AUDUSD steadily falling as selling from momentum accounts and leveraged funds picked up around the 0.9960-70 level. Stops triggered around 0.9930 to 0.9900 accelerated the move lower through 0.99, although decent corporate demand has slowed the descent further.
Banks have also seen real money selling of GBPUSD in London after weak economic data overnight emphasized the negative UK economic situation.
CFTC data showed the largest weekly change in euro positioning on the International Money Market in nearly 2 months as investors from the leveraged funds category increased their net short exposure by over 40%.
Investors increased long USD exposure by $3.89 billion, buying the US dollar against every currency except the Japanese yen and Mexican peso. Aggregate long USD positioning now stands at close to $10 billion on 15 November.
The report shows the strongest buying interest was in Japanese yen as investors increased net long JPY exposure by 5,600 contracts, leaving the market net long 33,680 contracts.
Option vols continue to drift lower Monday following last week's failure of the EURUSD to break below $1.3440. 1-week EUR/USD vol traded as low at 13.6 (mid level) and is now slightly higher, while its average level since the start of September has been 15.7. The 1W realised vol has been even lower, as it is under 10 on a daily basis, traders say. The euro drop towards 1.3440 is failing to drive longer-dated vols higher, as European bond yields are not starting the week under significant pressure.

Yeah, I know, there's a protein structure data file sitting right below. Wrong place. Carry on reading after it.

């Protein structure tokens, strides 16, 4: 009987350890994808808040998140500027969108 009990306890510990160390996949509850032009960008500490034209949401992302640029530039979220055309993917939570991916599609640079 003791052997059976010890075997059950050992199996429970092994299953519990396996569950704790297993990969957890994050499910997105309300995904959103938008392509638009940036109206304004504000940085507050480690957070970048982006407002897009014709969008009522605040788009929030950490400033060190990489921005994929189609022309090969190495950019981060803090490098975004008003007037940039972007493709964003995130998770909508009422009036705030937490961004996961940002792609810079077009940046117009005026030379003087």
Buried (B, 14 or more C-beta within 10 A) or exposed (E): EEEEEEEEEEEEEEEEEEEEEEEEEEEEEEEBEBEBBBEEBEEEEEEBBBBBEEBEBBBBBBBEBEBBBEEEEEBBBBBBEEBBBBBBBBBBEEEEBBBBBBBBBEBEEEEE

Some traders expect that Thanksgiving should lead to lower liquidity this week, and with spot contained vols may have more room to come off. Though, market remains jittery, and therefore downside in outright vols should remain limited.
In Japan, Societe Generale notes USD/JPY 1-week vols are below 8 for the first time since early June. Where there is no realised vol at all: on a daily basis (close-to-close spot levels), it is below 2. For reference, implied vols levels at 8 and 13 require daily spot moves of 0.42% and 0.68% respectively to make a long gamma position profitable given the time decay. Option strategists at SG believe that spot moves of such amplitude are extremely likely during illiquid trading sessions. Sparse sizable orders have a much greater price impact than when there is more liquidity because the market has more difficulty absorbing them. Therefore, holidays cannot secure quiet trading sessions.
What to look for
The spread on Spanish bond yields over German bunds is now over the critical 450 basis points, a level which LCH Clearnet considers a benchmark for raising its collateral requirements.
Two weeks ago when LCH raised margin requirements on Italian government securities, 10-year benchmark yields soared through 7% and the euro plummeted, losing two cents against the dollar.
The action in the Spanish bond market this morning reflects the fact that even though Spain’s electorate has punished the outgoing socialist government for its economic stewardship, the conservative government faces a tough challenge with unemployment at over 20 per cent and the economy stagnating.
With the new Spanish government likely to enjoy the shortest of honeymoons, the euro looks vulnerable.